Tarwater - Spider Smile
George Bass 23/03/2007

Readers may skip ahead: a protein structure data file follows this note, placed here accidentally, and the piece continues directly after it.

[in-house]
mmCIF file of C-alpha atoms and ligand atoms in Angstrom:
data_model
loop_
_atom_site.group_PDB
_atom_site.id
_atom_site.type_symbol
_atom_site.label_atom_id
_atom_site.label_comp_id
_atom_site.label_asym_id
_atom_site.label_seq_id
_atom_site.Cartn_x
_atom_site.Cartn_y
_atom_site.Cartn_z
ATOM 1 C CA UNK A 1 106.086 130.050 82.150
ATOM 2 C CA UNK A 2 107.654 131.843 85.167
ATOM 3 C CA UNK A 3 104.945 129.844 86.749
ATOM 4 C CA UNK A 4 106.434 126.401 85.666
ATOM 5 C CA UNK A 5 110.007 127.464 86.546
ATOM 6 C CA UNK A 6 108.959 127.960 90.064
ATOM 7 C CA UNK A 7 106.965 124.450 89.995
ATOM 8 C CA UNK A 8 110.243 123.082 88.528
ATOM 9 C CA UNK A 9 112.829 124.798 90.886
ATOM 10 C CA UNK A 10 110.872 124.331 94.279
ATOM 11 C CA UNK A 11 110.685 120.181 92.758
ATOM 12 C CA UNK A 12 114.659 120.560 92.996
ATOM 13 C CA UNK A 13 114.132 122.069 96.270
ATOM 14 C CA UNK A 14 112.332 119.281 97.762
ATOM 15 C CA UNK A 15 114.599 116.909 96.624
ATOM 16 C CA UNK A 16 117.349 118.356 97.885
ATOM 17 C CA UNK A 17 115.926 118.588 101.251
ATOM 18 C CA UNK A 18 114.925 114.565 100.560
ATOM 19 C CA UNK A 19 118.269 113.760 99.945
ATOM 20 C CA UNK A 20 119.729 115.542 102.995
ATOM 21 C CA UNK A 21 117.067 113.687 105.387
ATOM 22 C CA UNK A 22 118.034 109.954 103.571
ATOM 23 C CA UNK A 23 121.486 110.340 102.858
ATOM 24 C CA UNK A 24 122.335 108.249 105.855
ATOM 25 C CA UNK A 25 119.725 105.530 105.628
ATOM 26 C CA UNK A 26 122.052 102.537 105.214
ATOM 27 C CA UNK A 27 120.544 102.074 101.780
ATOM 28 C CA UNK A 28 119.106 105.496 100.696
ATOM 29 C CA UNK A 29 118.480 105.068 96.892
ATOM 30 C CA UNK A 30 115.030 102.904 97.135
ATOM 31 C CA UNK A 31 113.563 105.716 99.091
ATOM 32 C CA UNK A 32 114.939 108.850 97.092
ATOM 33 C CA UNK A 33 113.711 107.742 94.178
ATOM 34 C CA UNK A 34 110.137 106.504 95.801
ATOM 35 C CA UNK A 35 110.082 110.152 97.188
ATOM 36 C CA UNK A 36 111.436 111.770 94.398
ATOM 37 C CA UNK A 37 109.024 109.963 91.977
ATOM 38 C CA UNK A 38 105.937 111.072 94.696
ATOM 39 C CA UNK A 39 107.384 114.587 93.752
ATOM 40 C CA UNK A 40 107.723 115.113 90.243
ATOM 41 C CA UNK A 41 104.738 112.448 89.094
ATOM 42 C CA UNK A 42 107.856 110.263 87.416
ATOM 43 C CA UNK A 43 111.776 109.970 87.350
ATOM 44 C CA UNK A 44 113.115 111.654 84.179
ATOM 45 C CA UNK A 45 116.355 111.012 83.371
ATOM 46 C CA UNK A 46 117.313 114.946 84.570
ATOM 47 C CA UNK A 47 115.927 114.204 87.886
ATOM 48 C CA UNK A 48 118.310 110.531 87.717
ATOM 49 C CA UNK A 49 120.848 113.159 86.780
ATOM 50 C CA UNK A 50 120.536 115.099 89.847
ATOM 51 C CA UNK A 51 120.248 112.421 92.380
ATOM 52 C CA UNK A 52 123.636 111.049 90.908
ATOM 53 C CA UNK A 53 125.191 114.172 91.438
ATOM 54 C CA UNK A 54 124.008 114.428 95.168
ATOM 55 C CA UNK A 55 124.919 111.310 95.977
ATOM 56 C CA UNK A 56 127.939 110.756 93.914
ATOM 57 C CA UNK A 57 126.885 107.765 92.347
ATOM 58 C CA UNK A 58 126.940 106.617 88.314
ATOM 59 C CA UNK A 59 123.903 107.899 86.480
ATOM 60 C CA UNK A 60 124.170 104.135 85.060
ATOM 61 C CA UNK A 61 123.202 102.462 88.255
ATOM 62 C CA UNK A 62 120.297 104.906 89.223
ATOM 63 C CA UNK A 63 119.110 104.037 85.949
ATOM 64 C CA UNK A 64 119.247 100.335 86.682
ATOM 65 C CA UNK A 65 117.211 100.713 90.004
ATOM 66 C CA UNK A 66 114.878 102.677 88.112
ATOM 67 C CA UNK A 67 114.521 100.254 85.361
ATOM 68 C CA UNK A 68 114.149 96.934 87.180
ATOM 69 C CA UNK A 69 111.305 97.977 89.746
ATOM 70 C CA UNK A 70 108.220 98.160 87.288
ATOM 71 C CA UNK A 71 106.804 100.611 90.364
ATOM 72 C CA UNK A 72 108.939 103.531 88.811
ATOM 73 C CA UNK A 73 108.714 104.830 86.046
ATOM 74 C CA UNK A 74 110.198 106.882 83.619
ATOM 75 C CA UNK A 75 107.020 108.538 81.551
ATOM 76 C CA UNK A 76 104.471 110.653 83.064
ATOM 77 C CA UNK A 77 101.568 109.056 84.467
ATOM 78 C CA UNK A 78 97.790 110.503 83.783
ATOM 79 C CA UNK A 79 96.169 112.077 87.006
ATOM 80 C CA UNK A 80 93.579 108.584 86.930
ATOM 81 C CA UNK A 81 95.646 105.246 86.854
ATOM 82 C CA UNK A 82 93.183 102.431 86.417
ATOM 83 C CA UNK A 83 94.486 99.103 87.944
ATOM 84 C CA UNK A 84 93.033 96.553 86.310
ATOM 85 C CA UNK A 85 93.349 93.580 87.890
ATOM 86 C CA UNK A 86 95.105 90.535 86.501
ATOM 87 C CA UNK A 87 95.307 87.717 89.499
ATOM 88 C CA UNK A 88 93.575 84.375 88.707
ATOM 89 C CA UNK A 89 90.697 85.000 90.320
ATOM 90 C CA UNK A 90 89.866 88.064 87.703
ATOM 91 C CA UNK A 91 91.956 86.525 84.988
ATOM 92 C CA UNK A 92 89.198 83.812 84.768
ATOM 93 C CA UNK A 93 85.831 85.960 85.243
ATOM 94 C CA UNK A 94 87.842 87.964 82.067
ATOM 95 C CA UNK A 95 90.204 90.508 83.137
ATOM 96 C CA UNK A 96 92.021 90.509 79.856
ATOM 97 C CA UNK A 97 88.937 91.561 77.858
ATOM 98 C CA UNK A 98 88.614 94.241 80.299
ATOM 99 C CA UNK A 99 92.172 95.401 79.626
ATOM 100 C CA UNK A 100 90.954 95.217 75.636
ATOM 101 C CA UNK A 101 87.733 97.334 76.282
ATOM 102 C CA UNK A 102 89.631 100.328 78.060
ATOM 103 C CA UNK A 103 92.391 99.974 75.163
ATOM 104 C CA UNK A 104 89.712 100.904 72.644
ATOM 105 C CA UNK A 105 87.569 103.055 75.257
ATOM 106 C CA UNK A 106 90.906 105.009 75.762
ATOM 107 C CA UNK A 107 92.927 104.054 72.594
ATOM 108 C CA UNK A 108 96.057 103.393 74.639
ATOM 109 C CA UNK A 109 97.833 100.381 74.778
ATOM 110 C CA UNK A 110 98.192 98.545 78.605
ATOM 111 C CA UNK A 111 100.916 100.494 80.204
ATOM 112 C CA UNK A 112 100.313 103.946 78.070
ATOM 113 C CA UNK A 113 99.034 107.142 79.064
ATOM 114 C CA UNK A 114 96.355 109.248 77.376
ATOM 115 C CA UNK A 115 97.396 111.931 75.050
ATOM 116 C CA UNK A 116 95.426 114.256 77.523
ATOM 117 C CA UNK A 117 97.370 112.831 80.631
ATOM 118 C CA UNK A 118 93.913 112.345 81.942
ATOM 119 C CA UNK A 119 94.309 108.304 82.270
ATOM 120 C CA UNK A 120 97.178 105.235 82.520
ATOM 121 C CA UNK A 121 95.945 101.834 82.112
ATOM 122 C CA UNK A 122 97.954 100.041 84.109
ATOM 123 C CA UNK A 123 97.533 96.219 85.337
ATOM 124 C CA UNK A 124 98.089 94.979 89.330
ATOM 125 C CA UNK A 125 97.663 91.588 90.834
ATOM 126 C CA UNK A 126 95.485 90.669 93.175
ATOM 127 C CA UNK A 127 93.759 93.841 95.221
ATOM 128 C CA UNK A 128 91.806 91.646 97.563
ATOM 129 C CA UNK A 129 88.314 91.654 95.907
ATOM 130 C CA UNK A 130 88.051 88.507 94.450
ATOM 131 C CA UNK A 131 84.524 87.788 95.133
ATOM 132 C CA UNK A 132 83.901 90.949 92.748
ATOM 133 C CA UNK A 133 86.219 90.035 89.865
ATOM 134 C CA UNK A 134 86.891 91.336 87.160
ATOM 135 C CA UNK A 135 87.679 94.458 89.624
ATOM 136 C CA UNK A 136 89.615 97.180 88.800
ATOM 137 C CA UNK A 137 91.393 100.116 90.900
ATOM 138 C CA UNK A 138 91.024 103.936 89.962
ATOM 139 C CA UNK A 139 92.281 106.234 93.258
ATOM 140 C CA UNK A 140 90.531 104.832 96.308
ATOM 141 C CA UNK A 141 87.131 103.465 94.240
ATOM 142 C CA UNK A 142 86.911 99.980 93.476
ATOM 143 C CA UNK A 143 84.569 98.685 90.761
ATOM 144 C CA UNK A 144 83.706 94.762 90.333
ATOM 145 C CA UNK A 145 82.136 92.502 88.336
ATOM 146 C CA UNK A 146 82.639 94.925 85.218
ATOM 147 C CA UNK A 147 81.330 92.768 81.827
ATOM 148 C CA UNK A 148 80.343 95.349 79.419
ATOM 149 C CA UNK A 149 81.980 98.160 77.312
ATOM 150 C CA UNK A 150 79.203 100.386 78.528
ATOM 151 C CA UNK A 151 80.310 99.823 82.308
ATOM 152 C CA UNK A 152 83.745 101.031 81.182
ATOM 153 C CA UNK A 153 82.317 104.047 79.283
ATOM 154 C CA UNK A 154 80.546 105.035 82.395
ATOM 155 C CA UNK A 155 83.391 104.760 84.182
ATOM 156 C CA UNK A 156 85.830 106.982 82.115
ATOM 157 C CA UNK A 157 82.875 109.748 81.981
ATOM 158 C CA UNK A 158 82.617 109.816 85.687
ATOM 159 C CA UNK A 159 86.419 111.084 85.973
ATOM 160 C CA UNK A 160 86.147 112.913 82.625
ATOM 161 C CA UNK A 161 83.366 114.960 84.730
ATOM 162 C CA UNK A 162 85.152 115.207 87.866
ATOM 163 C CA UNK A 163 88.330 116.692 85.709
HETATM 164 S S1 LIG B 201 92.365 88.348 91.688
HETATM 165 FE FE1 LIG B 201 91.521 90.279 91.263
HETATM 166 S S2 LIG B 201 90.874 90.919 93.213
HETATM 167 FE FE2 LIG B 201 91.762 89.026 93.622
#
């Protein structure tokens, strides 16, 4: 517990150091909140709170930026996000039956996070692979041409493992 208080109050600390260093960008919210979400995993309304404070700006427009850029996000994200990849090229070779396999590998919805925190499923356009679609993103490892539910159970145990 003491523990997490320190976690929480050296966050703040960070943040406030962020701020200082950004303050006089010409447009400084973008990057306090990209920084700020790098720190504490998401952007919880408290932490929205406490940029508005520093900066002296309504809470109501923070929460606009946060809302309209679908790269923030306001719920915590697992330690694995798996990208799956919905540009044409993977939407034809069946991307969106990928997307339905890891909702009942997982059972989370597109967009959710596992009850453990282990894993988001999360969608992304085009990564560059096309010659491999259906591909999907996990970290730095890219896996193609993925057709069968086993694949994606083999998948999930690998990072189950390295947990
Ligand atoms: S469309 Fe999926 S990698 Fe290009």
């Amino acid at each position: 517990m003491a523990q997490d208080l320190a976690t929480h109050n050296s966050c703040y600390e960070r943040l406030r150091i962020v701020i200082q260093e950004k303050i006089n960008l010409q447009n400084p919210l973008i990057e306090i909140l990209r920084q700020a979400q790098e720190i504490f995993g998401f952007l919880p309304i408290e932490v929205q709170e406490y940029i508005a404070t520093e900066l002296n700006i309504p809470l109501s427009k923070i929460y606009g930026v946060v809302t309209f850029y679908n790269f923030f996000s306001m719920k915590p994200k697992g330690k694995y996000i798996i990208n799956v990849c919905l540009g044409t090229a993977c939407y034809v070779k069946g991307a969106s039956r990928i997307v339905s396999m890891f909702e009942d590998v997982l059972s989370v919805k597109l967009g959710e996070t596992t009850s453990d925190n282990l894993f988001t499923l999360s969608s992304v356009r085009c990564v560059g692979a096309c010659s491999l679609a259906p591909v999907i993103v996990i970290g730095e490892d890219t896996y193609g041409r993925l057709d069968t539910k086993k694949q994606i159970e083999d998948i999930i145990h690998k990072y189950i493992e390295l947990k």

Tarwater's sixth studio album sees them following in the footsteps of Neon Golden, the breakthrough LP from fellow countrymen The Notwist, by rounding up a slew of conventional instruments to stir into their electronic potion. Spider Smile is a smoothly soldered assembly of harmonised synthetic stunts, analogue reverie and Germanic-accented vocals, many of which seem to attack the pomposity of dictatorial religion while keeping the fun factor as highly cranked as possible. World Of Things To Touch is one of the punchiest pop songs of the year: a deep slice of uplifting lyrical electronica in the vein of Darren Hayman's Casio tag-team The French, complete with walkie-talkie squeals to layer on the childlike wonder and give it a Múmmy flavour. The album also sees the band equally at home when lending their hand to instrumental ventures, such as on opener Shirley Temple where they fuse digital quacks with banjo shrapnel to make something resembling the Catterick soundtrack, grizzly as the wild west and with more honks than The Frog Chorus. Surprisingly, they manage to keep the strong experimental flame burning through most of the eleven tracks on the LP, and seem to shine brightest when having fun with their recordings. Shimmering rotor blades give way to frosty trip hop on Lower Manhattan Pantoum, while frontman Ronald Lippok repeatedly intones 'Someone says let's pray/Always a bad sign/Always a bad sign'. The agnostic motif rears up on several occasions, most notably on the folk-on-meth strumfest of Easy Sermon. 'Every creature turns to a preacher/For the meaning of it all' - words that sound more like an observation than a warning, and bolstered by a beat that could see off a trance woofer. The restrained efforts work just as well too: When Love Was The Law In Los Angeles buries freckly guitars in a two-tier computer drone to produce a grinworthy super-16 fantasy. You can even imagine Corbin Bensen throwing shapes while he gurns to the Wurlitzer apostrophes and rose-tinted innocence of the lyrics. The well-mannered circus of twelve-strings, harmonicas, marimbas and oboes annotate the album's android beats neatly, and the cover art reminiscent of seventies Penguin paperbacks reinforces the retro-futurity of the subtext. On the whole, a must-have record for anyone who likes their music to move forwards.